say ": Removed the value $value ($freq items, at index: $index .. \
{ $index + $freq -1}). New score: $score" if $verbose;
}
}
last if @numbers.elems == $size; # [2]
}
say "ERROR: Unable to reduce: @numbers[]" if @numbers.elems; # [3]
say $score;

[1] The size of the array, before iterating over the unique values left.

[2] Exit the while loop if the array has the same size as before the for loop, tellingf us that it was unable to remove any values.

[3] Print the remaining values.

Running it with the values that caused an infinite loop:

$ ./collect-points-last -v 1 2 1 2
ERROR: Unable to reduce 1 2 1 2
0

Another one, where we get a partial result before it reaches the infinite loop:

$ ./collect-points-last -v 1 2 1 2 3 3 3 3 4 4 4 4 5 6 7 6
: Removed the value 3 (4 items, at index: 4 .. 7). New score: 16
: Removed the value 4 (4 items, at index: 4 .. 7). New score: 32
: Removed the value 5 (1 items, at index: 4 .. 4). New score: 33
: Removed the value 7 (1 items, at index: 5 .. 5). New score: 34
: Removed the value 6 (2 items, at index: 4 .. 5). New score: 38
ERROR: Unable to reduce 1 2 1 2
38

This is quite easy to fix, actually.

File: collect-points-cheat#! /usr/bin/env raku
unit sub MAIN (*@numbers where @numbers.elems > 0
&& all(@numbers) ~~ Numeric,
:v(:$verbose));
my $score = 0;
my %freq; # [1]
my $cheat = False; # [2]
while (@numbers.elems)
{
$cheat # [3]
?? ( $cheat = False ) # [3a]
!! ( %freq = @numbers.Bag ); # [3b]
my $size = @numbers.elems;
for %freq.keys.sort -> $value
{
my $freq = %freq{$value};
my $index = @numbers.first($value, :k);
if all(@numbers[$index .. $index + $freq -1]) eq $value
{
sink @numbers.splice($index, $freq);
$score += $freq * $freq;
say ": Removed the value $value ($freq items, at index: $index .. \
{ $index + $freq -1}). New score: $score" if $verbose;
}
}
if @numbers.elems == $size # [4]
{
my $val = %freq.keys.sort({ %freq{$_} }).first; # [5]
%freq{$val}--; # [6]
$cheat = True; # [7]
say ": Enable cheat mode on value $val" if $verbose;
}
}
say "ERROR: Unable to reduce @numbers[]" if @numbers.elems; # [8]
say $score;

[1] This variable is now global, so that we kan keep the previous value between iterations - as required by cheat mode.

[2] Cheat mode is off by default.

[3] Has cheat mode been enabled? If so, unset it (ready for the next iteration) [3a] and keep the old frequency hash. If not, compute the frequency hash again [3b].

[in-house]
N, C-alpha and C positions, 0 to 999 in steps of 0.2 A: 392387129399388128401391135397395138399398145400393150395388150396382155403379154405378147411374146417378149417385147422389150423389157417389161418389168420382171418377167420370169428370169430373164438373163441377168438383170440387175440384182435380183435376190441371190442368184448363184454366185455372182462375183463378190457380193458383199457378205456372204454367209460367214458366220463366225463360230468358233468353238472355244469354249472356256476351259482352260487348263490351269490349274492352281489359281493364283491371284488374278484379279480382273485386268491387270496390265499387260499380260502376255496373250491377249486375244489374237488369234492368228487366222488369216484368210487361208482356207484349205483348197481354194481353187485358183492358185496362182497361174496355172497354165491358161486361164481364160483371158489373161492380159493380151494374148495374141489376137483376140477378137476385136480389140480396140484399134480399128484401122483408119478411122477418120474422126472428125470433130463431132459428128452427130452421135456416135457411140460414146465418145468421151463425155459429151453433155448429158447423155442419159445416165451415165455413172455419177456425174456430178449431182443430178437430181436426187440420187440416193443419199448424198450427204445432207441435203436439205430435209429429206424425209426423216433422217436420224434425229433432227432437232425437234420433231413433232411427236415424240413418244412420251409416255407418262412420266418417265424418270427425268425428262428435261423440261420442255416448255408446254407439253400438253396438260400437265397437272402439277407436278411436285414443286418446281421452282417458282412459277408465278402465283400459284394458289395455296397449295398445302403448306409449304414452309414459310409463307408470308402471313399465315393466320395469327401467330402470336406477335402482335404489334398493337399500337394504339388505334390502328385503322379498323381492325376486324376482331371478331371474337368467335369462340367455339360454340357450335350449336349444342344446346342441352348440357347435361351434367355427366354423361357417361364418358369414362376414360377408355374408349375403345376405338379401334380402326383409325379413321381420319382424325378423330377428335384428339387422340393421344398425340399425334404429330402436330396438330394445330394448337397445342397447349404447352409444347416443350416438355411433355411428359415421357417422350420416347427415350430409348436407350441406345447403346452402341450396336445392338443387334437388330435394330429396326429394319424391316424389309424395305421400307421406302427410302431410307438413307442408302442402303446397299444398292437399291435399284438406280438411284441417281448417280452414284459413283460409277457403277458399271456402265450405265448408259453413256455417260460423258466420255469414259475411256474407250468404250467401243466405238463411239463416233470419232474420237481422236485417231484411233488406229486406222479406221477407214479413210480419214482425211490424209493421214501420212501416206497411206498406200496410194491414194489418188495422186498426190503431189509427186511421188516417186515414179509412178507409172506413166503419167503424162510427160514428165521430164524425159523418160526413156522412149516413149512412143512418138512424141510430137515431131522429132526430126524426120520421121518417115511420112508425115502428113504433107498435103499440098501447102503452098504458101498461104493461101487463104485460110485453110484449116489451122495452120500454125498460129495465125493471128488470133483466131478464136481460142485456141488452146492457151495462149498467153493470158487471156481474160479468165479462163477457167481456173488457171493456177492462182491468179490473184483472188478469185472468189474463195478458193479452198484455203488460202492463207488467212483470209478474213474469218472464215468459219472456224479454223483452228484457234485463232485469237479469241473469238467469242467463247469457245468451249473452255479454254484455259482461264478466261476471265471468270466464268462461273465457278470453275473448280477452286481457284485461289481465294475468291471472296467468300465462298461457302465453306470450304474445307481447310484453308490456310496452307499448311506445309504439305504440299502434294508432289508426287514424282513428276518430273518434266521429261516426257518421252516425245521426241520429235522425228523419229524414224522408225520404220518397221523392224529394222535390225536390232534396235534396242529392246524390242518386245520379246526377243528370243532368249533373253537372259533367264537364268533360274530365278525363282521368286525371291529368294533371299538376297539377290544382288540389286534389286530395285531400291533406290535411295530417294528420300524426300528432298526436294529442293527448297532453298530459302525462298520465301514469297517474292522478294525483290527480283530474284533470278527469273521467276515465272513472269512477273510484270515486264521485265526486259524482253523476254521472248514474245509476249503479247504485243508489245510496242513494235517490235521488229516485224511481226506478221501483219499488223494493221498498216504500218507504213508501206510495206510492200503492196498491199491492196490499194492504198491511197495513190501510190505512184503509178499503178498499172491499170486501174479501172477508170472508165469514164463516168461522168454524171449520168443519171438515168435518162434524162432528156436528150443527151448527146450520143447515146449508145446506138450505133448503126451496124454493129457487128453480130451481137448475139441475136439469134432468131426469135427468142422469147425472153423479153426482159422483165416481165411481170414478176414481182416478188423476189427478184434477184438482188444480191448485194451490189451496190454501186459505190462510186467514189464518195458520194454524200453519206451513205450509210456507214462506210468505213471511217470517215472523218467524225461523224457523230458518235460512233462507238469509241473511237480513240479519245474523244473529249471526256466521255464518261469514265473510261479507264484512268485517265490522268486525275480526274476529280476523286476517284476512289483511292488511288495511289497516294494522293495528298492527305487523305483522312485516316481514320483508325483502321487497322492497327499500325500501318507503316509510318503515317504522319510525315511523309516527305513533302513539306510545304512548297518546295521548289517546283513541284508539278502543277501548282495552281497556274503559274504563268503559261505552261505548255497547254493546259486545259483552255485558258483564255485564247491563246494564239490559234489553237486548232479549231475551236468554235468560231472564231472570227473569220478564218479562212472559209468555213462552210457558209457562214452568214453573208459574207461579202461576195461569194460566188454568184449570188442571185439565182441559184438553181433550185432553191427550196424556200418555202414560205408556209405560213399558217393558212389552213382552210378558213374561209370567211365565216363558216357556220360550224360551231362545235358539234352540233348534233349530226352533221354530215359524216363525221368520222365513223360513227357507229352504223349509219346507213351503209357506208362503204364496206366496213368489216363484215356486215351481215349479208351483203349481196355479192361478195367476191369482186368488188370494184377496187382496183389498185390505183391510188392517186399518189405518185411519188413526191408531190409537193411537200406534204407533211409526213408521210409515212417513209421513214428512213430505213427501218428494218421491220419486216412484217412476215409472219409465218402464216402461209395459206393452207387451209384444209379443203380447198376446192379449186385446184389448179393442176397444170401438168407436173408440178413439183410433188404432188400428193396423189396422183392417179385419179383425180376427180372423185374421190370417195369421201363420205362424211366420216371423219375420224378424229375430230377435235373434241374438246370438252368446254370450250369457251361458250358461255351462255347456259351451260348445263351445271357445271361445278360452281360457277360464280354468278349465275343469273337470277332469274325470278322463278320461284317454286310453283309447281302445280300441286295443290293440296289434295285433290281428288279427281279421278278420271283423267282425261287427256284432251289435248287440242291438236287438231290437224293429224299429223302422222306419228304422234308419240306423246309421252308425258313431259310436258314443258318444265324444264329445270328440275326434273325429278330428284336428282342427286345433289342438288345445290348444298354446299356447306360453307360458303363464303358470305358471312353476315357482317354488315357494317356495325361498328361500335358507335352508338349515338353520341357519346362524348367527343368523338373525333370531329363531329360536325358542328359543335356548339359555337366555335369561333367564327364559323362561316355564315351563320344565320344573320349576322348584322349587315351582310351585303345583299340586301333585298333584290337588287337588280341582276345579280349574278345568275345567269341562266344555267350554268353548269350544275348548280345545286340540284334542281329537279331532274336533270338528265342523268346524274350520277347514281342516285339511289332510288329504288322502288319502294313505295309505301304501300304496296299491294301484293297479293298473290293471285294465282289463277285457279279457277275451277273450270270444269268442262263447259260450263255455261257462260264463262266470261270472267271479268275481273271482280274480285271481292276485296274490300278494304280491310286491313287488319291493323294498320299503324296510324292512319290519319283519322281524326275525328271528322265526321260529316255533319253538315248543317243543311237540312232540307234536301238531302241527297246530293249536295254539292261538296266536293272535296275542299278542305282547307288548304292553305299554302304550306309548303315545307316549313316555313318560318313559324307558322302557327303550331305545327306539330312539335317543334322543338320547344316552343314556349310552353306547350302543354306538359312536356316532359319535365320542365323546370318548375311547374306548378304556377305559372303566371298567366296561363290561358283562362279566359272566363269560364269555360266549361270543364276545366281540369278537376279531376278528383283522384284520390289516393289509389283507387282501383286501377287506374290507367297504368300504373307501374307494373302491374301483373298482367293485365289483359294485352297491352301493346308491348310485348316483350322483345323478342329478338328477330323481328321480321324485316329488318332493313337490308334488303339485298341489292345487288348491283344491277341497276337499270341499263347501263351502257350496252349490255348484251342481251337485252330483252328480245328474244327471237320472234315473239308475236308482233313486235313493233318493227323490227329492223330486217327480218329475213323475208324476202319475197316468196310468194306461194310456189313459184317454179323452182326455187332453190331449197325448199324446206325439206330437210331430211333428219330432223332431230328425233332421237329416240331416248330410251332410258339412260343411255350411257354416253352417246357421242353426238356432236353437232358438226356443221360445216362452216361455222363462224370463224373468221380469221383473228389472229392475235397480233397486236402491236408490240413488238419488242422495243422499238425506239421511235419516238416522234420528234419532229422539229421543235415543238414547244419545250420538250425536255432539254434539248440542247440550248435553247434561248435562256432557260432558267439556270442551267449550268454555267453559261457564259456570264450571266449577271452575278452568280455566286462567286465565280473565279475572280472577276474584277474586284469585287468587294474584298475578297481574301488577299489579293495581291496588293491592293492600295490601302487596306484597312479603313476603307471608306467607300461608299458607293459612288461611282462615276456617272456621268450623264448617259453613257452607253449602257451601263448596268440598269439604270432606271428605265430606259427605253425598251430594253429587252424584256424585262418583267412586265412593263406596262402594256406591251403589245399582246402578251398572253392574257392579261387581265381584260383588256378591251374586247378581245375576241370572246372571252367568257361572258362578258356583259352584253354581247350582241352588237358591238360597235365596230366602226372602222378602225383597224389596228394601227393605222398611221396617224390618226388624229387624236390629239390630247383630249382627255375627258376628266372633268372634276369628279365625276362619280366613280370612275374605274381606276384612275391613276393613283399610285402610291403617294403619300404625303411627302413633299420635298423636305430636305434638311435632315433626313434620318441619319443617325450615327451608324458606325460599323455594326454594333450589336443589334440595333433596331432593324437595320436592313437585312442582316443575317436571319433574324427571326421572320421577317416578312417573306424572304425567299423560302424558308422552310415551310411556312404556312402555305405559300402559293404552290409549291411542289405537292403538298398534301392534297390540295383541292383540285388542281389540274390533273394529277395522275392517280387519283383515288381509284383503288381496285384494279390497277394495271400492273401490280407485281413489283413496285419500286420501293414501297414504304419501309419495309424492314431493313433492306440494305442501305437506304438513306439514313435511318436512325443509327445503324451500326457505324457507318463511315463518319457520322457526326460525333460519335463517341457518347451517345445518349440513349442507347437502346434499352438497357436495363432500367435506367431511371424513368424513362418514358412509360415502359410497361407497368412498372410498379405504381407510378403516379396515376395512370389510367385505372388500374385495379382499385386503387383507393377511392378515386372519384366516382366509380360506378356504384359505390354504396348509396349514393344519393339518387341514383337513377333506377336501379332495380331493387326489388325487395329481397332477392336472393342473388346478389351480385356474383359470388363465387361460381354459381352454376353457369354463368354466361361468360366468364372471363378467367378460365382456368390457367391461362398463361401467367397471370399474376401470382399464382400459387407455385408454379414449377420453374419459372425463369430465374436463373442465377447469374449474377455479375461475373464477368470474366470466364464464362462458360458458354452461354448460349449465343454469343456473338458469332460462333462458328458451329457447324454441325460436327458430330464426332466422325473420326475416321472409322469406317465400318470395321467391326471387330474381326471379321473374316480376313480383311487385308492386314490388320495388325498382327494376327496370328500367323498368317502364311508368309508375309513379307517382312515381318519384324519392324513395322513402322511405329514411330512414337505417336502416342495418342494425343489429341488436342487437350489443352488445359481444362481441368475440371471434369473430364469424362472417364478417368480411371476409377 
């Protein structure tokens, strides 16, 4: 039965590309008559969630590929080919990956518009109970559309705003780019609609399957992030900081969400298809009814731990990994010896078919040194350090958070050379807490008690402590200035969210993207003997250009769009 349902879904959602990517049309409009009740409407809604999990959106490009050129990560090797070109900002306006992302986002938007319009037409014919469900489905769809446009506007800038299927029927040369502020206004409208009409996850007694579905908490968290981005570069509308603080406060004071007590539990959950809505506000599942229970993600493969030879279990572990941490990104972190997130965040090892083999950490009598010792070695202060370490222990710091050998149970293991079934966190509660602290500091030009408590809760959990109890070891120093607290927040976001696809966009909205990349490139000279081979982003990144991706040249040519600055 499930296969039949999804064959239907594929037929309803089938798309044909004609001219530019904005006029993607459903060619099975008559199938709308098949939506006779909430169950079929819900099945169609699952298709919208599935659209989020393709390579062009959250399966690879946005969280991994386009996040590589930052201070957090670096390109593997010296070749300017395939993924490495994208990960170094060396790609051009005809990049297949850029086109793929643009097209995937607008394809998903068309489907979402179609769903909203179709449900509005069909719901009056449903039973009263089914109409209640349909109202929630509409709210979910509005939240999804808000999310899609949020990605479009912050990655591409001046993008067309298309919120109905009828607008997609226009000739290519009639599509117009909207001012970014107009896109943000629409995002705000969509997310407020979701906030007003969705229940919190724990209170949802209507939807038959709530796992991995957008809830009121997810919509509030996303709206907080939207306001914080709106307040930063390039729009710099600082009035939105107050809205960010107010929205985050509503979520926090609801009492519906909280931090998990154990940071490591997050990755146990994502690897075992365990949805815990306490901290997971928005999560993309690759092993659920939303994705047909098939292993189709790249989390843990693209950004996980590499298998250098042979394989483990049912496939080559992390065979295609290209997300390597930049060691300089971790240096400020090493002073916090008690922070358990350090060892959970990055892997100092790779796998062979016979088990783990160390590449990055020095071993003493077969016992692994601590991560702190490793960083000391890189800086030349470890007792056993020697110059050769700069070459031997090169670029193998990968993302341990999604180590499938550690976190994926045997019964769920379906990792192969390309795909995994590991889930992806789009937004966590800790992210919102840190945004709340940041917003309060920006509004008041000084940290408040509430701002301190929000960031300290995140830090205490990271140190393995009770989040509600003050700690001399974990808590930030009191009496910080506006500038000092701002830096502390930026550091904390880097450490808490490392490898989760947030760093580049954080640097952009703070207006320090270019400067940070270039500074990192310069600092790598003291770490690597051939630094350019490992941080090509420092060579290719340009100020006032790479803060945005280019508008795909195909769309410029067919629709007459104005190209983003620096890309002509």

[4] The `last`

(in the previous program) has been replaced
by a block.

[5] Get the value with the lowest frequency. There can be more than one, and this will then give one of them.

[6] Reduce the count frequency count for the chosen value.

[7] Enable cheat mode, so that the next iteration uses the modifed frequency count. This is done to unlock a stalemate. Note that it may take several iterations for this to help, but it will help.

[8] I have kept this one, just to be sure...

Running it on the previously unresolved values:

$ ./collect-points-cheat -v 1 2 1 2
: Enable cheat mode on value 1
: Removed the value 1 (1 items, at index: 0 .. 0). New score: 1
: Removed the value 1 (1 items, at index: 1 .. 1). New score: 2
: Removed the value 2 (2 items, at index: 0 .. 1). New score: 6
6
$ ./collect-points-cheat -v 1 2 1 2 3 3 3 3 4 4 4 4 5 6 7 6
: Removed the value 3 (4 items, at index: 4 .. 7). New score: 16
: Removed the value 4 (4 items, at index: 4 .. 7). New score: 32
: Removed the value 5 (1 items, at index: 4 .. 4). New score: 33
: Removed the value 7 (1 items, at index: 5 .. 5). New score: 34
: Removed the value 6 (2 items, at index: 4 .. 5). New score: 38
: Enable cheat mode on value 1
: Removed the value 2 (1 items, at index: 1 .. 1). New score: 39
: Removed the value 1 (2 items, at index: 0 .. 1). New score: 43
: Removed the value 2 (1 items, at index: 0 .. 0). New score: 44
44

This looks reasonable...

Note that I cannot guarantee that the result will be correct (as in the highest possible score), though.

And that's it.